FCC to propose rules allowing automatic robocall blocking

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With more than 47. 8 billion robocalls made in the US in 2018, CNN Business explains what's really going on with the fake number on your caller ID.

Posted: May 16, 2019 7:54 AM


The Federal Communications Commission unveiled a proposal Wednesday to limit the scourge of unwanted robocalls, a measure that would give phone companies wide latitude to block those calls by default.

The plan, if approved, could go into effect later this year and allow carriers to apply robocall-blocking technologies to customer accounts automatically.

Americans received more than 26 billion robocalls last year — a 46% increase over the year before, according to a study by the Seattle-based spam monitoring service Hiya.

Companies have been working on a variety of techniques to thwart spam callers, but many have been reluctant to release them widely over fears that the technology could be considered illegal by regulators, said FCC Chairman Ajit Pai, who added his proposal aims to put those fears to rest.

"Allowing call blocking by default could be a big benefit for consumers who are sick and tired of robocalls," Pai said in a statement. "By making it clear that such call blocking is allowed, the FCC will give voice service providers the legal certainty they need to block unwanted calls from the outset so that consumers never have to get them."

Carriers have also been developing standards aimed at verifying the owner of a particular phone number, in order to cut down on robocalls in which scammers hide behind legitimate phone numbers. The FCC proposal would ask for public input on how those standards should work.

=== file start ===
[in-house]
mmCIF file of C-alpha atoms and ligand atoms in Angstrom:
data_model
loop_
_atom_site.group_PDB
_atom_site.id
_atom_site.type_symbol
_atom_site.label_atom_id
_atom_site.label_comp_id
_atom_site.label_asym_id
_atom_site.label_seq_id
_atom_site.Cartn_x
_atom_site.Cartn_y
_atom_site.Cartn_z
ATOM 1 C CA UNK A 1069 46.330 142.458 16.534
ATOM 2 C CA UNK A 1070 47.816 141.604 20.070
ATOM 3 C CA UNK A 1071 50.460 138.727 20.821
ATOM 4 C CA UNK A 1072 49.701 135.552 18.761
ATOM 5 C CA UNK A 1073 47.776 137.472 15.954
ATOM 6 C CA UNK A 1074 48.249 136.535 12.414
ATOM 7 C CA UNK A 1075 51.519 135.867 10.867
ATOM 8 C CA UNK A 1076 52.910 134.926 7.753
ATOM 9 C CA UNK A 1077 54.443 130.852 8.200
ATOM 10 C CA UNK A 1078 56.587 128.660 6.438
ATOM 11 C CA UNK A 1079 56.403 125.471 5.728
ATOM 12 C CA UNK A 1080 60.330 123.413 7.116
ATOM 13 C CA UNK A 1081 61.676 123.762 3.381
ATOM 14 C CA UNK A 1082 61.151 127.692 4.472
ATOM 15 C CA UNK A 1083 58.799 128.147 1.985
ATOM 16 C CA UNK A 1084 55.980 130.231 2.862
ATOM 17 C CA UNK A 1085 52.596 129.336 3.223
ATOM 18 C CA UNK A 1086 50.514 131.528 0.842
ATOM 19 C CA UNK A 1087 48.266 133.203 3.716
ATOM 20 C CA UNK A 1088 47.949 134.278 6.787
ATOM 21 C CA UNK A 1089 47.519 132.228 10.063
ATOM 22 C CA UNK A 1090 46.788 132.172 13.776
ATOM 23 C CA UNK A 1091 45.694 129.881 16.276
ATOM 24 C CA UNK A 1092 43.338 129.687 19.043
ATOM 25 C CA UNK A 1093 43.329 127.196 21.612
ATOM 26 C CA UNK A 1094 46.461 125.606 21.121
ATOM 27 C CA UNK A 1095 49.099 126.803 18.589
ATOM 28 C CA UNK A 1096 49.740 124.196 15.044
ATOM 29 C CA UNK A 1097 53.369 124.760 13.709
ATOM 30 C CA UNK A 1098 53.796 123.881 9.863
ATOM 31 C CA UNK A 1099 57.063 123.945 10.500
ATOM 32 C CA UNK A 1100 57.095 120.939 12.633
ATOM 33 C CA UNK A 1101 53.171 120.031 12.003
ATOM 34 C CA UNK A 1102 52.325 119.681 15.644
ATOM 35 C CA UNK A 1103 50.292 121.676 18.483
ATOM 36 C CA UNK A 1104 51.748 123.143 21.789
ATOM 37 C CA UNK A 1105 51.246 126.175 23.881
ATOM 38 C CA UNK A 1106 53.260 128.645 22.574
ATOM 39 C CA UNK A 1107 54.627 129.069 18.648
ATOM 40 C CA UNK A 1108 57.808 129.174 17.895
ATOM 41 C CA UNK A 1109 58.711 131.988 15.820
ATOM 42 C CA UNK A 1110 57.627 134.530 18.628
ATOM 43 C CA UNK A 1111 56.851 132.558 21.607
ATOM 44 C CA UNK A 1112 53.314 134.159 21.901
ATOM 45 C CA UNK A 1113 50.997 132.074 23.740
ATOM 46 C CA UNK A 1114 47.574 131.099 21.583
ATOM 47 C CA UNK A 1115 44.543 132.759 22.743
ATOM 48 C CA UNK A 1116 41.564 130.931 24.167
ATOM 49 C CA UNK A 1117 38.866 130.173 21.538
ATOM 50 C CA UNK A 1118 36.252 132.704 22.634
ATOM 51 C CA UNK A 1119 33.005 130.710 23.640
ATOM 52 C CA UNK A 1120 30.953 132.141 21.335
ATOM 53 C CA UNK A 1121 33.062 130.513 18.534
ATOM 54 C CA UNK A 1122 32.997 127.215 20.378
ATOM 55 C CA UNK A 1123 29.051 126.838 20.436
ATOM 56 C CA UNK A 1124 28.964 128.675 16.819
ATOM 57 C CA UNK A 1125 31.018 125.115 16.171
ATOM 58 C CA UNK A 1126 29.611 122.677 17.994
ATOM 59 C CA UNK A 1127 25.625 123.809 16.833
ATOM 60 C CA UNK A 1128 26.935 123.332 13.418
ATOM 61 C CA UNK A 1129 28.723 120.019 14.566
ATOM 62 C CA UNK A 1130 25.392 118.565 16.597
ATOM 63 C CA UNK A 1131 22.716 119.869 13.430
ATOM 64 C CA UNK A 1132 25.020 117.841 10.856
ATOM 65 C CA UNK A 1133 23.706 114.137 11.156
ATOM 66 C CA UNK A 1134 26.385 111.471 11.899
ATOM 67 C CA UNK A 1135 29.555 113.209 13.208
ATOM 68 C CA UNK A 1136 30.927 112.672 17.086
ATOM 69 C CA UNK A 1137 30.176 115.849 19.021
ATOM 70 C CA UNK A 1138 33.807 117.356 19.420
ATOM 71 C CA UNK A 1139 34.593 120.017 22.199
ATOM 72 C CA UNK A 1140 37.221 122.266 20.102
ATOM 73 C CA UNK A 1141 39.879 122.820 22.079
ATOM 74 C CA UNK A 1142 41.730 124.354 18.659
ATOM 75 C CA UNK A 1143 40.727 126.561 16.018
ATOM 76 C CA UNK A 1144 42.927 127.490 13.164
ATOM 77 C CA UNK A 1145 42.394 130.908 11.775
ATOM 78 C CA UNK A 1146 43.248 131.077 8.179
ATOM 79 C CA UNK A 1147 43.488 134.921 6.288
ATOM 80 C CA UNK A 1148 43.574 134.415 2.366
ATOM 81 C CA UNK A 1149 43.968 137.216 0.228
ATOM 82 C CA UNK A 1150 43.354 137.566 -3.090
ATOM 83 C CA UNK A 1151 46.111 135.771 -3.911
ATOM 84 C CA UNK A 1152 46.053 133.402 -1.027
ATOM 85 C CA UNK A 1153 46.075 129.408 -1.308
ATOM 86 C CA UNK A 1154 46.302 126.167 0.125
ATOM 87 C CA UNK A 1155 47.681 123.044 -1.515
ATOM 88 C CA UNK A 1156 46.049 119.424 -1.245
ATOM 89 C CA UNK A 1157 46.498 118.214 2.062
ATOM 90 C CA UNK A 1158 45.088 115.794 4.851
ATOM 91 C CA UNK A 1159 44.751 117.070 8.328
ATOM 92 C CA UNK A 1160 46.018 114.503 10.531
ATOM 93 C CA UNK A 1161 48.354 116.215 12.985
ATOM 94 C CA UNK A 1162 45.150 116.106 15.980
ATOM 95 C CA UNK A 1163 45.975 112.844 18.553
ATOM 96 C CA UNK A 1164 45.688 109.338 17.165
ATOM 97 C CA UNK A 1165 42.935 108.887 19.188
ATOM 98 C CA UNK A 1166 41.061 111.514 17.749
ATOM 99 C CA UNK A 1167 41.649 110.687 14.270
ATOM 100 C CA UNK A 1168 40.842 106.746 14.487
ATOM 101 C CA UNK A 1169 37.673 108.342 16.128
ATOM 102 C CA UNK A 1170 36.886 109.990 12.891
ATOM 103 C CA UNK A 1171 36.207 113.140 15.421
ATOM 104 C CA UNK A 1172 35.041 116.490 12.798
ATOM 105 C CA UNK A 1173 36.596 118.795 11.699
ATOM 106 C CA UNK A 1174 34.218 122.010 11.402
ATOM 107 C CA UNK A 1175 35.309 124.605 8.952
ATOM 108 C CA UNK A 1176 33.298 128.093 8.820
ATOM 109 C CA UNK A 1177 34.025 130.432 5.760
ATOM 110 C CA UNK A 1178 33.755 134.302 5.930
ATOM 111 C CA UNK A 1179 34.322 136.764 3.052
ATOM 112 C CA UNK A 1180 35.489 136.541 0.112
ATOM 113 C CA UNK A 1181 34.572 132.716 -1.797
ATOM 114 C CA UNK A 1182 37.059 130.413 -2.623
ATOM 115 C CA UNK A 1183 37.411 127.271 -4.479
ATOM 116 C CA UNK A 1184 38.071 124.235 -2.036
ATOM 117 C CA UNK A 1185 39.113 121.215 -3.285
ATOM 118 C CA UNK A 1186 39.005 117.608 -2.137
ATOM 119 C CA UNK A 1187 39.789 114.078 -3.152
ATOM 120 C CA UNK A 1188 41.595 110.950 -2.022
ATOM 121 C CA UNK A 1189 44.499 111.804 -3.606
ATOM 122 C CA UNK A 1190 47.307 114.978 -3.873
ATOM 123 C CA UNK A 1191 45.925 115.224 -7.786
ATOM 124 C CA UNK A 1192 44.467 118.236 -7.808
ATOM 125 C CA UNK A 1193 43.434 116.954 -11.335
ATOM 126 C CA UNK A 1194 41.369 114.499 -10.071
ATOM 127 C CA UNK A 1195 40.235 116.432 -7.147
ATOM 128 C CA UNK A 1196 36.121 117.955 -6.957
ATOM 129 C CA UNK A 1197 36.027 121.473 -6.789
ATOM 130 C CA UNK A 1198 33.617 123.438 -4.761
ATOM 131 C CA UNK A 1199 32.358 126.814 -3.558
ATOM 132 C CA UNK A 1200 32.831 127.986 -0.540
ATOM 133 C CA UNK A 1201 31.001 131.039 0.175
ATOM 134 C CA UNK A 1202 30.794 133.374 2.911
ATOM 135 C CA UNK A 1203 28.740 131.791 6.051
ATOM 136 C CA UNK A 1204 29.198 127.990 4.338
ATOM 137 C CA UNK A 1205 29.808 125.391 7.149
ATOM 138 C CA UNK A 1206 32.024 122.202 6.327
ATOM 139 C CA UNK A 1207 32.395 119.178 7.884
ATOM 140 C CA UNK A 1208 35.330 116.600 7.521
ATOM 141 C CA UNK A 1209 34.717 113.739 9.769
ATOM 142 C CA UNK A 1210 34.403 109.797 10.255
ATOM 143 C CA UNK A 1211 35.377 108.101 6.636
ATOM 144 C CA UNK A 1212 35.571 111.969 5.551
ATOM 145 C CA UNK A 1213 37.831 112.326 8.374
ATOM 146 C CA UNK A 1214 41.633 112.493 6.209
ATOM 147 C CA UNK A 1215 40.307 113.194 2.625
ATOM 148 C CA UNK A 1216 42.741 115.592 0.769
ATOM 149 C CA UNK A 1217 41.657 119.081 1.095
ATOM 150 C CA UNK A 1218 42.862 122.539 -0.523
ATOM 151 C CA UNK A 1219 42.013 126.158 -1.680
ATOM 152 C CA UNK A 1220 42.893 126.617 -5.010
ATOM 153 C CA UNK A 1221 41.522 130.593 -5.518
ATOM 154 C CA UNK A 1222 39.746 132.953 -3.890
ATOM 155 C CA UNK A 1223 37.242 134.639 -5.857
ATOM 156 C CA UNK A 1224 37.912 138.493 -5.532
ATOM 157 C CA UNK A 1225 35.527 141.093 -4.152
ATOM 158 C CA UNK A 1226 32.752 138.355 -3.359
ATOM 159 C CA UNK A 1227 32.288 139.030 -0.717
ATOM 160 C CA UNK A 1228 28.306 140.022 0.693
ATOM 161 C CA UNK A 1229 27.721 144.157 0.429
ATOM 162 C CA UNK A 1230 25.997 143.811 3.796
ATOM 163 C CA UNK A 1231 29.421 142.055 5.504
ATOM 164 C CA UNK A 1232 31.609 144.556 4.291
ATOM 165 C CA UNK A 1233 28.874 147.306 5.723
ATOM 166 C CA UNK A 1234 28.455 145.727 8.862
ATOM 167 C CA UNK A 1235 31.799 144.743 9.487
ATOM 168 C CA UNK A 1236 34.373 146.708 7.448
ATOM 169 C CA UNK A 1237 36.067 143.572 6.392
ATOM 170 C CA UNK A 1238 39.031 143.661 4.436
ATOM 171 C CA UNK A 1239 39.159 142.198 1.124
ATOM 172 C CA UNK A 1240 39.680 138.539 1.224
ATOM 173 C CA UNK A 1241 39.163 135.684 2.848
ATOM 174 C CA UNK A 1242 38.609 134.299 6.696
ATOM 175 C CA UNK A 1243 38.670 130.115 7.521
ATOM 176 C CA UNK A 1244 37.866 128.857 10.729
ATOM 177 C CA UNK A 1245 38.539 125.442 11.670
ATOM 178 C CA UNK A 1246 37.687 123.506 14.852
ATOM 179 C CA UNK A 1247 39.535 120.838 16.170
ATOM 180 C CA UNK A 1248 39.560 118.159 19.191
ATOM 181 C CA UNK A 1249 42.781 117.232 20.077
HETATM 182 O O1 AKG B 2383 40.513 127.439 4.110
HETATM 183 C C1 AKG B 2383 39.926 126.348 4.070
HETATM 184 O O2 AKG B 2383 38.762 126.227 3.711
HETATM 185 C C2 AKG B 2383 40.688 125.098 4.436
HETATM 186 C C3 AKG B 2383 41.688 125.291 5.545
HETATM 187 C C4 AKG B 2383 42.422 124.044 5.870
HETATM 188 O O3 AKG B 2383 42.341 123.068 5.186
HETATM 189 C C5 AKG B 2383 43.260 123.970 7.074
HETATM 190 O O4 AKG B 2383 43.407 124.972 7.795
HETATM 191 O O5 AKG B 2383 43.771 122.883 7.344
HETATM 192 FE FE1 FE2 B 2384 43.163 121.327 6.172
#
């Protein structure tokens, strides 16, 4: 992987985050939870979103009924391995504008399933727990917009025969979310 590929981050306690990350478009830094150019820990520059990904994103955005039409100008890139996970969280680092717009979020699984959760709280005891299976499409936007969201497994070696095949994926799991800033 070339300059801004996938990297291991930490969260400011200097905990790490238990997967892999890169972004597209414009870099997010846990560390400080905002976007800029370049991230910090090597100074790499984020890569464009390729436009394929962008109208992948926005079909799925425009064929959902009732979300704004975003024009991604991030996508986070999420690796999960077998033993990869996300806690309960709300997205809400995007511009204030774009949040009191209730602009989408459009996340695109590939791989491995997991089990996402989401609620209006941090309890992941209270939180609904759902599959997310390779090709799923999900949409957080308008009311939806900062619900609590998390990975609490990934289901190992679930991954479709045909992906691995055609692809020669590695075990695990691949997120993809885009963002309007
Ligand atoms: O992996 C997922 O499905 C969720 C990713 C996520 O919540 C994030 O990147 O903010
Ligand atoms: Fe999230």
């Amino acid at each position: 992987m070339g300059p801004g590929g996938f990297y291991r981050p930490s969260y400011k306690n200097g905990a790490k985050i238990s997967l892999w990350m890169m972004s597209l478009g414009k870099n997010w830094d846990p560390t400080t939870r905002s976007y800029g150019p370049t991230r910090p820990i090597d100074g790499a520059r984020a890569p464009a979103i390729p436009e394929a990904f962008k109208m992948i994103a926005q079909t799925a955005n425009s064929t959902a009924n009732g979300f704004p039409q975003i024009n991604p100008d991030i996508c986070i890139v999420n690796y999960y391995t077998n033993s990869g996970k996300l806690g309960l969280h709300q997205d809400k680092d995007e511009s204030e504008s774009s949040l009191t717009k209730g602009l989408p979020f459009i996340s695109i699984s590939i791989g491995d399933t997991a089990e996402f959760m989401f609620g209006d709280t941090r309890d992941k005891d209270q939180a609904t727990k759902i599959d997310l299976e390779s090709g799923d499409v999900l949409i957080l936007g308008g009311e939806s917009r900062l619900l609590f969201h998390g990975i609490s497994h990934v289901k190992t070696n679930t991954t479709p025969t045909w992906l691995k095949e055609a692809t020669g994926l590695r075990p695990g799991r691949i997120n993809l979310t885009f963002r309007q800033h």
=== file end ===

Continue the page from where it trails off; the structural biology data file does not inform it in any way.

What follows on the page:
Last month, T-Mobile and Comcast's Xfinity said they would start verifying calls between their networks, using a tool that will alert customers if an incoming call wasn't placed by an actual human.

Most major telecom companies have also had a hand in developing and testing anti-robocall technology called STIR/SHAKEN. The technology's goal is to tamp down on bad actors who use a technique called "spoofing," which allows them to skirt Caller ID and make it look like they're calling from another number — even phone numbers that are identical or look similar to your own.

Spoofing has made it difficult for authorities to sort out which robocalls are illegal and which robocalls are spoofed for a legitimate reason, in cases like a call from a pharmacist or local school district.

--CNN Business' Jackie Wattles contributed to this report

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